Prescribed fire is only one part of forest management in our area. In many parts of our forests, fire crews and forest managers must first thin our overcrowded forest, before they are able to safely reintroduce fire. For several years, City staff, forest managers, and community partner organizations have been working together to do this as part of the Flagstaff Watershed Protection Project (FWPP). The operations on Observatory Mesa serve as a great example of what is possible, when a diverse group of organizations supported by the community of Flagstaff, come together to keep our forests healthy.

(Watch more low severity, surface fire during the Observatory Mesa prescribed fire operation Observatory Mesa RX 3)

NAU School of Forestry assisting with FWPP monitoring efforts

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FWPP and the NAU School of Forestry are working together to develop Observatory Mesa into an outdoor learning laboratory for future forest managers and scientists! Beginning in Fall of 2017, the ‘Forest Ecosystem Assessment class’ will be establishing permanent forestry plots across Observatory Mesa (Monitoring plots across Obervatory Mesa).

The plots will be used to gather a range of biophysical monitoring data that will be compiled and tracked for multiple years to come. The monitoring data will include variables such as ground fuel, coarse woody debris, understory vegetation and shrubs, tree density and volume, and standing dead trees (snags). Photo points will also be established to visually track forest changes over time.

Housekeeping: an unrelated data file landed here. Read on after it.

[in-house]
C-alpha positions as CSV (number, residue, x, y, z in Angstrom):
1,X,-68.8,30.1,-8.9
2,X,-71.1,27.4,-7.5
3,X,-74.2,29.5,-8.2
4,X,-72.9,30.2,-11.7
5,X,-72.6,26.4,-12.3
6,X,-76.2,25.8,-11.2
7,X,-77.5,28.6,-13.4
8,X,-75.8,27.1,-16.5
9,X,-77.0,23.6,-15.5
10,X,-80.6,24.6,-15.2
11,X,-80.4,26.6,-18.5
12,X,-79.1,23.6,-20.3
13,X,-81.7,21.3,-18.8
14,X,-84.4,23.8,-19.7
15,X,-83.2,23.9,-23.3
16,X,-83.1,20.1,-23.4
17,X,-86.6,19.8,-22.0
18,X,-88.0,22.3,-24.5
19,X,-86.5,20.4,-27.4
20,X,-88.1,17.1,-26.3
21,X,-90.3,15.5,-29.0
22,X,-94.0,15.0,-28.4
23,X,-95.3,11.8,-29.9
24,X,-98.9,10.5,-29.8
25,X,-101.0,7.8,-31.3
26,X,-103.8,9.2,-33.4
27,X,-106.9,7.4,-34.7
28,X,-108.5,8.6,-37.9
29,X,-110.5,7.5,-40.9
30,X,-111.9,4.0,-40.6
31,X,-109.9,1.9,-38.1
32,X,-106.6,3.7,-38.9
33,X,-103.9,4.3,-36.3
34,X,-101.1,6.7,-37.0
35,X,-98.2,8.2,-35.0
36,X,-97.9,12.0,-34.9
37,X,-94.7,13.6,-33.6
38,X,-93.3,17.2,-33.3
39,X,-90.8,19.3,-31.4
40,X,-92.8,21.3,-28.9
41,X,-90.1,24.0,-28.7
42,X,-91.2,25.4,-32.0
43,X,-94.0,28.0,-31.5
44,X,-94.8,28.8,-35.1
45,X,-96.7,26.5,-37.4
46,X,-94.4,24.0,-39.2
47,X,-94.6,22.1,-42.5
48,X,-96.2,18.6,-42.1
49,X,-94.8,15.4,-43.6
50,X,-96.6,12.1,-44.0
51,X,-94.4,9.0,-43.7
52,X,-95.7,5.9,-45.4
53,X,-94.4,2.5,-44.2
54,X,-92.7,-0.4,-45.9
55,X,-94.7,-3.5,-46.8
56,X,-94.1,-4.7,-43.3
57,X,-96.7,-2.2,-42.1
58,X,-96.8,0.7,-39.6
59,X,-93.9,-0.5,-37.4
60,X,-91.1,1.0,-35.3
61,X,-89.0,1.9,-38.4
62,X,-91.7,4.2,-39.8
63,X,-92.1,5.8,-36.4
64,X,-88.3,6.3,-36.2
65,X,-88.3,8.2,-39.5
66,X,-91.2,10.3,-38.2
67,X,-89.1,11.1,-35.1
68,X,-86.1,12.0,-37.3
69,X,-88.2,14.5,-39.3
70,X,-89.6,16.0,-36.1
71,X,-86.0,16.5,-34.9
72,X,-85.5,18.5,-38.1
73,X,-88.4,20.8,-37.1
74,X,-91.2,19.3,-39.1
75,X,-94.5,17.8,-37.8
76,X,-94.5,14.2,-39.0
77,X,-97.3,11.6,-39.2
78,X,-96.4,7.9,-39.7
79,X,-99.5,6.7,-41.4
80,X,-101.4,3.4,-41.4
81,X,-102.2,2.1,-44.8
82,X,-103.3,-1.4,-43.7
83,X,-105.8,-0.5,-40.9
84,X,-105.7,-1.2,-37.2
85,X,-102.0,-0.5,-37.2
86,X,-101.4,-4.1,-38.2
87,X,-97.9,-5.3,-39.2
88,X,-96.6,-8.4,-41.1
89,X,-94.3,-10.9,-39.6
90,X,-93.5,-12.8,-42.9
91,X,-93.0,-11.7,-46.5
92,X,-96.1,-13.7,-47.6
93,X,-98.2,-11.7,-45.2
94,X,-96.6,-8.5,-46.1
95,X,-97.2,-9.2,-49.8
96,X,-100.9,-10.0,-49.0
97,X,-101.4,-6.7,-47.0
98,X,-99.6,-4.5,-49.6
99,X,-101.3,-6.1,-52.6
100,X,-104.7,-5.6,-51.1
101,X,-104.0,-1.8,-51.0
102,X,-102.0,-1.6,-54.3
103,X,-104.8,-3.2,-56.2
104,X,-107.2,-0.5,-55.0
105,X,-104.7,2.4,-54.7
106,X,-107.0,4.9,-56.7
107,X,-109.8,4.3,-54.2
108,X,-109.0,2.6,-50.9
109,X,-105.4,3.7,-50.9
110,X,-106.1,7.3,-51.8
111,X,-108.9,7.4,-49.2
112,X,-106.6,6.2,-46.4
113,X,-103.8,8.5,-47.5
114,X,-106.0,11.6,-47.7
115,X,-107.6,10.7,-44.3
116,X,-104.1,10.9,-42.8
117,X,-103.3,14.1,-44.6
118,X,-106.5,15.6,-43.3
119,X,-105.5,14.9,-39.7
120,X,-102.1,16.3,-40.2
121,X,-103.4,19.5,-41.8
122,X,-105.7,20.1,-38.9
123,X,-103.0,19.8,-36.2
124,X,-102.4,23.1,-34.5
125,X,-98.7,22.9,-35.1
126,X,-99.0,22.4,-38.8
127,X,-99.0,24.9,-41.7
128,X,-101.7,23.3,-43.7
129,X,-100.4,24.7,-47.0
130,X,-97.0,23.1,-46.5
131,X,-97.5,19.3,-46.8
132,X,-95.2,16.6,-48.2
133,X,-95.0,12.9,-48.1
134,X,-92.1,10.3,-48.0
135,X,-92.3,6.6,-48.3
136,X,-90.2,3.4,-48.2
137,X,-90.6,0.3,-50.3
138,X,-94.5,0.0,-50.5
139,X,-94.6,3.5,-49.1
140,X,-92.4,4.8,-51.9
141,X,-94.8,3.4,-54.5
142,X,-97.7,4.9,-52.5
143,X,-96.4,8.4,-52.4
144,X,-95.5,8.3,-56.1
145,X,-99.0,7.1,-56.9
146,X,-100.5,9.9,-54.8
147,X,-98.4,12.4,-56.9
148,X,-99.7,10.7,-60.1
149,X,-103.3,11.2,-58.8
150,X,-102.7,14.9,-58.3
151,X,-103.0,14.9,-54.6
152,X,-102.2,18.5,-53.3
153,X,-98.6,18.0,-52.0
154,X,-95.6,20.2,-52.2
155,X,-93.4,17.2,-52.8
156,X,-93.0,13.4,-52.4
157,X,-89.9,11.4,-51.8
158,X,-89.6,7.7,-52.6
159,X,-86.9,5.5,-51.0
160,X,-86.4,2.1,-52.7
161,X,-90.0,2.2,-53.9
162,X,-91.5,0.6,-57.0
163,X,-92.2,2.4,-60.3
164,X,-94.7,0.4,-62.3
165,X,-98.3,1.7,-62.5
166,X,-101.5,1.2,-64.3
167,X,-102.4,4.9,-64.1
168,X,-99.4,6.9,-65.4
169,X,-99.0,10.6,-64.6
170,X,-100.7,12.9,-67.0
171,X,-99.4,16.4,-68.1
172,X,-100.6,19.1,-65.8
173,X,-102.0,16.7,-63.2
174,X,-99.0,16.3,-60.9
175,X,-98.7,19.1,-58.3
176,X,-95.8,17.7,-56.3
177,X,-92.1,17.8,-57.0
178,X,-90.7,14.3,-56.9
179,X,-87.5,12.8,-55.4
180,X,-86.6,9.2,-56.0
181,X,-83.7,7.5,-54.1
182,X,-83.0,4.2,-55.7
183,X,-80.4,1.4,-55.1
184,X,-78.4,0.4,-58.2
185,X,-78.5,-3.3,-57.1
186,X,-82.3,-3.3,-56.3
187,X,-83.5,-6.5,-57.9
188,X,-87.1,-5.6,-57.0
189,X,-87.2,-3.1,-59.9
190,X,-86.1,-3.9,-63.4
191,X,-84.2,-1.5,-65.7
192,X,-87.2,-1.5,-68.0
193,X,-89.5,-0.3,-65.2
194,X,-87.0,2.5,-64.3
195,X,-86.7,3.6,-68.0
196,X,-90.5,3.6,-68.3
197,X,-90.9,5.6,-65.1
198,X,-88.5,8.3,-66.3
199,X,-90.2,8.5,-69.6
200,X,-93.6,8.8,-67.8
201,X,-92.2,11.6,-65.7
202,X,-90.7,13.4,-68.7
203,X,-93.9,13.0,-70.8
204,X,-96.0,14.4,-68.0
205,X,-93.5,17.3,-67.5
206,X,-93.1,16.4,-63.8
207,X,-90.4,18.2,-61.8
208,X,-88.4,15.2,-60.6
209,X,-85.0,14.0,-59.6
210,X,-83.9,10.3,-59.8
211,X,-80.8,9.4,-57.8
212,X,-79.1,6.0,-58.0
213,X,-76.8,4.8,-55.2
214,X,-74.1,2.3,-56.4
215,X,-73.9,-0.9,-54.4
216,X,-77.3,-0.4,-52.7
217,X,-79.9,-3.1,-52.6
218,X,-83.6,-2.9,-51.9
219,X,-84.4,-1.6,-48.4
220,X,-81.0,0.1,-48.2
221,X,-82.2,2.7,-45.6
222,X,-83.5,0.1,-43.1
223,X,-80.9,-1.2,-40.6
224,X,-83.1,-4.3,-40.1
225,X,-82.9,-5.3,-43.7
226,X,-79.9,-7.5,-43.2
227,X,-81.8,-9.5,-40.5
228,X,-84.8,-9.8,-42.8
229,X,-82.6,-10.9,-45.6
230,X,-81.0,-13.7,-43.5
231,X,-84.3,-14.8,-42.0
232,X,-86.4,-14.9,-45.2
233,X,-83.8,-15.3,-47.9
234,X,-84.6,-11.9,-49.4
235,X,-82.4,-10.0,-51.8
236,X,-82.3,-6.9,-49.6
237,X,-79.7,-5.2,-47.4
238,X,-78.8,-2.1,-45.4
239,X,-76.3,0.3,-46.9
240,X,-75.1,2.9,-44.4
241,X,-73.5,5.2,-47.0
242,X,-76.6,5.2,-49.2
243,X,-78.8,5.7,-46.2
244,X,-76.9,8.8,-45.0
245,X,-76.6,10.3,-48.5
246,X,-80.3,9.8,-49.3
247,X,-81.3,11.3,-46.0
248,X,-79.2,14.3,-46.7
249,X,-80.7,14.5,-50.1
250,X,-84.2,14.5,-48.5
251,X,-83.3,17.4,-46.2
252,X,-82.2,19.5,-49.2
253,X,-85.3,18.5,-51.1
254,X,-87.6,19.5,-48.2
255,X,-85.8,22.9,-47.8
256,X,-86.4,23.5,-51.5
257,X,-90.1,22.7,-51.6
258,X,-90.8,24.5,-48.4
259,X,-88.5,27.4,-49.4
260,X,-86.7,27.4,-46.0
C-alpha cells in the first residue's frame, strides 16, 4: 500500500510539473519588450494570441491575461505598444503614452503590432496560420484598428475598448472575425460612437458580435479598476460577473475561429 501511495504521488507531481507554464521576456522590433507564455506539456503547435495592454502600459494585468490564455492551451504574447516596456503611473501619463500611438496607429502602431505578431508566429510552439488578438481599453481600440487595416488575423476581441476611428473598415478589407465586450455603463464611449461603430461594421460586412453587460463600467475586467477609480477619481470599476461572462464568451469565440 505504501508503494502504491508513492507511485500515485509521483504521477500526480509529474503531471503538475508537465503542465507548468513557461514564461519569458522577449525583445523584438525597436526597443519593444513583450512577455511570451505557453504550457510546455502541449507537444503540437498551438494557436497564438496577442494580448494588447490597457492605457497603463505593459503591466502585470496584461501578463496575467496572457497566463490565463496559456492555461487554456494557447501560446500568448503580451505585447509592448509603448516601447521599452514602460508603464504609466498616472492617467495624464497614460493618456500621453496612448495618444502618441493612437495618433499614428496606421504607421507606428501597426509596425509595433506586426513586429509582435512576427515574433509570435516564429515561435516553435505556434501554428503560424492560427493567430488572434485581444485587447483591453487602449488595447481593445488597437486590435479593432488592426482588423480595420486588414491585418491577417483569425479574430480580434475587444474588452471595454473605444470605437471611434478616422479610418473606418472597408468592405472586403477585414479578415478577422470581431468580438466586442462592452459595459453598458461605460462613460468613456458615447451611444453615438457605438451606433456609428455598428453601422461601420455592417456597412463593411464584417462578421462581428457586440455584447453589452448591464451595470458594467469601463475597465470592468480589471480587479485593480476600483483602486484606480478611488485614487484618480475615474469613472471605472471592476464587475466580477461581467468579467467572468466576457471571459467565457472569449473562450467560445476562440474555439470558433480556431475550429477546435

The goal of the project will meet two major objectives; 1) to provide undergraduate NAU forestry students with technical knowledge, skills, and experience in gathering biophysical data, analyzing, and interpreting ecological data and 2) to provide a long term monitoring project for FWPP to track the effects of forest thinning activities on Observatory Mesa over time. Thank you NAU School of Forestry professors and students who have made this possible! We look forward to seeing the initial data that you collect this Fall.

NAU School of Forestry students collecting monitoring data on Observatory Mesa

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FWPP forest treatments helping reduce the risk of high severity wildfire

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On the afternoon of October 25th, 2017, the Flagstaff Fire Department and resources from the Coconino National Forest responded to reports of a wildfire on city owned land within the Observatory Mesa Natural Area. The exact cause of the fire is unknown, but given the location, a human caused ignition is suspected. The Miller Fire occurred in a forested area on Observatory Mesa that had been aggressively thinned in 2015 as part of the Flagstaff Watershed Protection Project (FWPP). Based on the known pre-treatment disorder, and current weather and fire conditions at the time of ignition, the fire would have been much worse in terms of size, severity, duration, cost, and difficulty to control.

The FWPP treatment in this area has created a forest structure that is resilient to high severity wildfire, and allowed firefighters to respond, engage, and manage the wildfire in a safe and effective manner. Moving forward, and as conditions allow, the Flagstaff Fire Department is planning to conduct prescribed burns within Observatory Mesa this Fall, 2017.

Please see the following link for a map of the work done on Observatory Mesa, and the location of the Miller Fire. Observatory Mesa Miller Fire Location